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Correlation between Cognitive and Motor Functions in Parkinson's Disease].
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Brain Nerve 2014 Feb; 66(2):171-4
Authors: Hidetomo Murakami, Mitsuru Kawamura
Abstract Patients with Parkinson's disease (PD) have a number of cognitive impairments even in the early phase of the disease. Anti-dementia drugs such as cholinesterase inhibitors and N-methyl-D-aspartate (NMDA) receptor antagonists are suggested to alleviate such impairments. This supports the simultaneous treatment of both cognitive and motor dysfunctions. Thus, the correlation between these two functions is attracting an increasing clinical interest. Previous studies show a correlation between executive/frontal dysfunction and motor symptoms. This correlation is suggested to be mediated by a dysfunction in the fronto-striatal circuit as a common pathophysiology of executive/frontal and motor dysfunction. Recently, we showed that visuospatial/parietal dysfunction also correlates with motor symptoms, especially postural stability. We argued that the parietal lobe and basal ganglia are functionally connected and that visuospatial dysfunction and postural instability share a common pathophysiology. Anti-dementia drugs such as donepezil and memantine are also suggested to promote relief for postural instability. These drugs may possibly affect the common pathophysiology between both cognitive and motor dysfunctions. Analysis of outcomes using medications which target both cognitive and motor functions may serve as pharmacological tool to determine the pathophysiology of these dysfunctions.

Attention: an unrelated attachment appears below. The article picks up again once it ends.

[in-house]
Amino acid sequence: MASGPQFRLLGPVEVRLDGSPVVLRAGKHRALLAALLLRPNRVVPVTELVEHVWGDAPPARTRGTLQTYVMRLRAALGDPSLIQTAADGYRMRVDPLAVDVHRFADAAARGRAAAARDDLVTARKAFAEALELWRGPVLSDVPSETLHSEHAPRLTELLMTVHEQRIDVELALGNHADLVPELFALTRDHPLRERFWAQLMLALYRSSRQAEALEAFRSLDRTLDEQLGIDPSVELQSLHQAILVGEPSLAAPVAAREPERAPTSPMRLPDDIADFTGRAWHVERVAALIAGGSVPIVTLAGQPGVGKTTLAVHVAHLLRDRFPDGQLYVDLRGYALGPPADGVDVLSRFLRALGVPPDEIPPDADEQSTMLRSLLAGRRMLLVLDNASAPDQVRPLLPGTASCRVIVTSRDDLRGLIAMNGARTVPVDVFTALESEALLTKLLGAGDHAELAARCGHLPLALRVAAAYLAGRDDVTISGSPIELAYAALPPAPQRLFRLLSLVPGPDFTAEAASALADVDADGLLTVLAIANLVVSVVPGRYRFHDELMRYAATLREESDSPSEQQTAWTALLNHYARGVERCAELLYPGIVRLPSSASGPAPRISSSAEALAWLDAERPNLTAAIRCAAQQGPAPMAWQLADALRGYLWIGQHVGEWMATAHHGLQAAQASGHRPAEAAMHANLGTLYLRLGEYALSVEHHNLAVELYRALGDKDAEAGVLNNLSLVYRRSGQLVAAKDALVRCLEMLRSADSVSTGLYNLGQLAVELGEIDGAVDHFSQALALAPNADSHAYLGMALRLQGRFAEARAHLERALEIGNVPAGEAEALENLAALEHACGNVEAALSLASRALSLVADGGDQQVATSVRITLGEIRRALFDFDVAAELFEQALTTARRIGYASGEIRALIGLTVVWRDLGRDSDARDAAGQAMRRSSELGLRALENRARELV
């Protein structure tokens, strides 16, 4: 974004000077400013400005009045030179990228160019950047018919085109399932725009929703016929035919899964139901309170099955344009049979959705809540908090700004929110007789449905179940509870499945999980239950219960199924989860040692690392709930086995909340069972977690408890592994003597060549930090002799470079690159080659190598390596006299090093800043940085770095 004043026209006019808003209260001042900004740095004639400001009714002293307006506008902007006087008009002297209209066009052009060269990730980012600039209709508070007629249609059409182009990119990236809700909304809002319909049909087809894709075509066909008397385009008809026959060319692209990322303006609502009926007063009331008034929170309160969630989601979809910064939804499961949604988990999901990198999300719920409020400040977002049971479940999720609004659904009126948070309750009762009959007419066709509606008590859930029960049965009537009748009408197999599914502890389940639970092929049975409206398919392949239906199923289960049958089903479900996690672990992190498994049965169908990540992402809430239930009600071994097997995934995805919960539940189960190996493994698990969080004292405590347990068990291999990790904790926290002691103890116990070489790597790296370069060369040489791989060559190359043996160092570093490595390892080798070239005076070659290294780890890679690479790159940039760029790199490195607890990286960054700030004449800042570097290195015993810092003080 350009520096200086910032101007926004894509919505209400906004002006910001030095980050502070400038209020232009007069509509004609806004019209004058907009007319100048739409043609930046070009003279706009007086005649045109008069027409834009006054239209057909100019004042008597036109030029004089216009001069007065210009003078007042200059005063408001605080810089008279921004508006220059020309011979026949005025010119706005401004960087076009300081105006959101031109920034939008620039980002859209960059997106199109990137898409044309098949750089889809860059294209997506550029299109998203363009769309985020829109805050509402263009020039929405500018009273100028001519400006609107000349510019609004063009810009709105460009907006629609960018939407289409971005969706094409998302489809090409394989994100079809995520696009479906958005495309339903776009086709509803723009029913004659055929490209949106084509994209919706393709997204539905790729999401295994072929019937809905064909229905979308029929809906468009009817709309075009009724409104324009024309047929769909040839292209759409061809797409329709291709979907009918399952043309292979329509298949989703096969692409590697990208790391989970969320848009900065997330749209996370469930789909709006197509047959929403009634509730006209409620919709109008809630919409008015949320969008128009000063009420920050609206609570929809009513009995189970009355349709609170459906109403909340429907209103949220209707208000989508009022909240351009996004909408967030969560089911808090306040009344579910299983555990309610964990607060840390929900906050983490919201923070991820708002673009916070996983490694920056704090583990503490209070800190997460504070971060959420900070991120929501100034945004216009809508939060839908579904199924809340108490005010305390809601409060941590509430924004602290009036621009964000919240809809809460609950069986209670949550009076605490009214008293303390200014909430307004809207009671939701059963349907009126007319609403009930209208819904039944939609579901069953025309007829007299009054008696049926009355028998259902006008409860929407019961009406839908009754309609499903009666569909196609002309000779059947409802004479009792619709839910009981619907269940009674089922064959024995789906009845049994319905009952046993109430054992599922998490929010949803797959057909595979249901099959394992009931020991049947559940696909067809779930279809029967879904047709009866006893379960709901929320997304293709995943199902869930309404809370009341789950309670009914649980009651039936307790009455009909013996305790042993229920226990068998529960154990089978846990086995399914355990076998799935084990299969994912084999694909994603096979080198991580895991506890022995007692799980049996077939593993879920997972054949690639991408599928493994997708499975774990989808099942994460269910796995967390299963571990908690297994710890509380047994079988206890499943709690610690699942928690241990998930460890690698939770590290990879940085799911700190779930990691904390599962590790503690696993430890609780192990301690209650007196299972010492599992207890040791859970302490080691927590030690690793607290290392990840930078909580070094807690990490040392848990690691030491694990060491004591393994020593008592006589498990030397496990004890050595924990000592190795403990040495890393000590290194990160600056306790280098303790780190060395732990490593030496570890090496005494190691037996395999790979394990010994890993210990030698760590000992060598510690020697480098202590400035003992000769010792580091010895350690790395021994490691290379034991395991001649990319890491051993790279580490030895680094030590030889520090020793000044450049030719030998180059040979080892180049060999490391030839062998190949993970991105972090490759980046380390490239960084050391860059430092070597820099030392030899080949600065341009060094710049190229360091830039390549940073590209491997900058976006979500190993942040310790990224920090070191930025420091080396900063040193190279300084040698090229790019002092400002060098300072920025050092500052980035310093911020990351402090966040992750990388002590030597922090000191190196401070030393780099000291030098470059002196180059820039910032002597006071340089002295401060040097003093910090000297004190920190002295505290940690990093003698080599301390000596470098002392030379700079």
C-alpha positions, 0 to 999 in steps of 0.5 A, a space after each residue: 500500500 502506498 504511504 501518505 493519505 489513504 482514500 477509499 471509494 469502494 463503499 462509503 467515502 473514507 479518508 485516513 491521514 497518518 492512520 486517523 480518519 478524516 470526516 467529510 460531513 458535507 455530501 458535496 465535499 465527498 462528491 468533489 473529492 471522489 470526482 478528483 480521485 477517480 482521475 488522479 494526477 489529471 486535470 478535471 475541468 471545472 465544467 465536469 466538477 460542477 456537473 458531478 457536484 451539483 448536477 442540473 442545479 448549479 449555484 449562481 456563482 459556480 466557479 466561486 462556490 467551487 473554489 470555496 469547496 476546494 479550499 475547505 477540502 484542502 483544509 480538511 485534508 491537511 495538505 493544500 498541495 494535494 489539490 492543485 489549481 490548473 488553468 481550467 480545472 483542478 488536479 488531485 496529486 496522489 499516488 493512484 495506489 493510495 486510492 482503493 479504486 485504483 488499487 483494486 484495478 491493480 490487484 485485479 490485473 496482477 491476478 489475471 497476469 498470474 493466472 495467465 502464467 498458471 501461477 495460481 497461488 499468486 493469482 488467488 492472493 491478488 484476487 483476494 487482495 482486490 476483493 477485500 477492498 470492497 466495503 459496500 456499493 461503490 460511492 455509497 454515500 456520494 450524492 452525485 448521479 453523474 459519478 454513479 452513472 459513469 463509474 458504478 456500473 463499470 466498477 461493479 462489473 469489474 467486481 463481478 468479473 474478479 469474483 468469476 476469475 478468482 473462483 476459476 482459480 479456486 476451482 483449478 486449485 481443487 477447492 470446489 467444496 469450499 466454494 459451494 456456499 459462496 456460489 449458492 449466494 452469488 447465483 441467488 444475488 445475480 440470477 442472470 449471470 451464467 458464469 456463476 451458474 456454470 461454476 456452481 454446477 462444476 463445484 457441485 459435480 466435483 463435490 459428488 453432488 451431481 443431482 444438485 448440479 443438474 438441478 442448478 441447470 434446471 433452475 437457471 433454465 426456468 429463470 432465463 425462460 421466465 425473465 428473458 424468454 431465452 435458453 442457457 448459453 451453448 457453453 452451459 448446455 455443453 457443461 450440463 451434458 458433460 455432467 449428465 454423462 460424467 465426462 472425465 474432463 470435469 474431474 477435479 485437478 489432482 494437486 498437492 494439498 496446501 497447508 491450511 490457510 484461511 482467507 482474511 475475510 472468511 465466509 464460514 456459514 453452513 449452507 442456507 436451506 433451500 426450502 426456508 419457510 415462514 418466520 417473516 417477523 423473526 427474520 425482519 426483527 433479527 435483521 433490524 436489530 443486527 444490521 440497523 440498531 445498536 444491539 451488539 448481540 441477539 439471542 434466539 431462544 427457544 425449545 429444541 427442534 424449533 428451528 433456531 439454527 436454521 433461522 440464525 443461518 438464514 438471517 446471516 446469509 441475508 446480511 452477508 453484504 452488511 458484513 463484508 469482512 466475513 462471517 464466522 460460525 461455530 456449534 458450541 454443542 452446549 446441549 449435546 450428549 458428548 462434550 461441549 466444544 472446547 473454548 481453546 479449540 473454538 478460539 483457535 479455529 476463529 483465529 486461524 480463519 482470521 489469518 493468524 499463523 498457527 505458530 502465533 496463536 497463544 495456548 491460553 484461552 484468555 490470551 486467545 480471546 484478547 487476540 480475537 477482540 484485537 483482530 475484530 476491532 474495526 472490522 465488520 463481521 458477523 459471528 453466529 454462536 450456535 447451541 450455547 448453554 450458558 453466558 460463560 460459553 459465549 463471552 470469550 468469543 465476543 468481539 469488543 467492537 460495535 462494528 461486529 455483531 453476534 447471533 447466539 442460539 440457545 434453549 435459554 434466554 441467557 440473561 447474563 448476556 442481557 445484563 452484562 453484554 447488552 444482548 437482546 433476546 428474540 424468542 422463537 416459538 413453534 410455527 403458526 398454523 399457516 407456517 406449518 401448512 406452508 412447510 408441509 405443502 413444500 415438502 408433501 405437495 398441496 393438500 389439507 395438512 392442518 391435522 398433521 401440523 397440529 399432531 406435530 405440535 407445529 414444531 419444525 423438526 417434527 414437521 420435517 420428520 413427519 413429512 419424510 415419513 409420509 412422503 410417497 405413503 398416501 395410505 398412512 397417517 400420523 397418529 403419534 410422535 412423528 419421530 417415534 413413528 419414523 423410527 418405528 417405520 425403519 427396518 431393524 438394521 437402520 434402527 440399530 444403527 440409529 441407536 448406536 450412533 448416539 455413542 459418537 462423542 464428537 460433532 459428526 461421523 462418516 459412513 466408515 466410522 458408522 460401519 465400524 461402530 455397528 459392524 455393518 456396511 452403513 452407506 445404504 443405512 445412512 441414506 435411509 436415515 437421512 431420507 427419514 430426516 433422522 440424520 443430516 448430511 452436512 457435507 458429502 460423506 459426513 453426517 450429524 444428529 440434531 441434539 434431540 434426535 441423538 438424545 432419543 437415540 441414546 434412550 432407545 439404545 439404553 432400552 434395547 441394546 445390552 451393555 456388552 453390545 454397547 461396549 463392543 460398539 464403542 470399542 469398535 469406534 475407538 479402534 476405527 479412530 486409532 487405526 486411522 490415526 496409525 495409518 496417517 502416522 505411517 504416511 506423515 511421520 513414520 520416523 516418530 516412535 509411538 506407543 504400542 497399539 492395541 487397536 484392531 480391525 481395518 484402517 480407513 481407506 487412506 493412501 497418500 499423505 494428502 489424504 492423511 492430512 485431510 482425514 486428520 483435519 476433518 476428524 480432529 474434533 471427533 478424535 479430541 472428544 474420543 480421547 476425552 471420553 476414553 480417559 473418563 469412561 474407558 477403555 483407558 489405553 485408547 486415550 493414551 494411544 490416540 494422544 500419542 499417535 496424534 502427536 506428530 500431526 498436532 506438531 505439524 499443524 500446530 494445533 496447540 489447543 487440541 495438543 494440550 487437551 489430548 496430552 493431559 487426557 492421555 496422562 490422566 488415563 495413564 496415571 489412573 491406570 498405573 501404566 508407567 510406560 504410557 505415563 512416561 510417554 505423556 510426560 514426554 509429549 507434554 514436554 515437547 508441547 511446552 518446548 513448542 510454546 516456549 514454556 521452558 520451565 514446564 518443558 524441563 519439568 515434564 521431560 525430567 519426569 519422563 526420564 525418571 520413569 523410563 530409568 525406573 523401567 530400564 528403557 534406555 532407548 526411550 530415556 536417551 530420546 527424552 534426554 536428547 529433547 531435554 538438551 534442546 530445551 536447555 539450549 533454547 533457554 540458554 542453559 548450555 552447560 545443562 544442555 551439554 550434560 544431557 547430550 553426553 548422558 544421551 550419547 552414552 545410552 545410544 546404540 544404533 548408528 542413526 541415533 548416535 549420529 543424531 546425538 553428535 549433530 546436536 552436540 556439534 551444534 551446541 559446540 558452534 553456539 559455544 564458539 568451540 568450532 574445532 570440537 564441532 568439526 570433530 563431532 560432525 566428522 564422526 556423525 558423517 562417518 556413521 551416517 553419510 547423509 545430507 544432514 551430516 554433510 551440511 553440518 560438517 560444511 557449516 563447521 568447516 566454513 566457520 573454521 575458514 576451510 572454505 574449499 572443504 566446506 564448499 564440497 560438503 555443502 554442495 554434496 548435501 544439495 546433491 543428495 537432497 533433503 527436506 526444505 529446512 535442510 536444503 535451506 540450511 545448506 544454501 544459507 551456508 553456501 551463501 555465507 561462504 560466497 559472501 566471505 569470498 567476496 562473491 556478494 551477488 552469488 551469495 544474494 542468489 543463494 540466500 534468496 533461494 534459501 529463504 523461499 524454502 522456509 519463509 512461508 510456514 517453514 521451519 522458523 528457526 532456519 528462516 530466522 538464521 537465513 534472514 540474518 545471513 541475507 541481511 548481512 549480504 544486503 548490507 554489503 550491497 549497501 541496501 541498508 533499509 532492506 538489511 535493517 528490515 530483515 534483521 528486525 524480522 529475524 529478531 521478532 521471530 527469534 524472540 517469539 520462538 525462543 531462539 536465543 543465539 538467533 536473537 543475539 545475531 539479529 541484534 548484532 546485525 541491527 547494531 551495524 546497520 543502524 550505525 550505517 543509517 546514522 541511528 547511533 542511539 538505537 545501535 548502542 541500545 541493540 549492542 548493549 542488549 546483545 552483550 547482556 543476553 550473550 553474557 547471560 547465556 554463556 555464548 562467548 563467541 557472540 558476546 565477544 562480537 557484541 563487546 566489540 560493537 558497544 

PMID: 24523315 [PubMed - as supplied by publisher]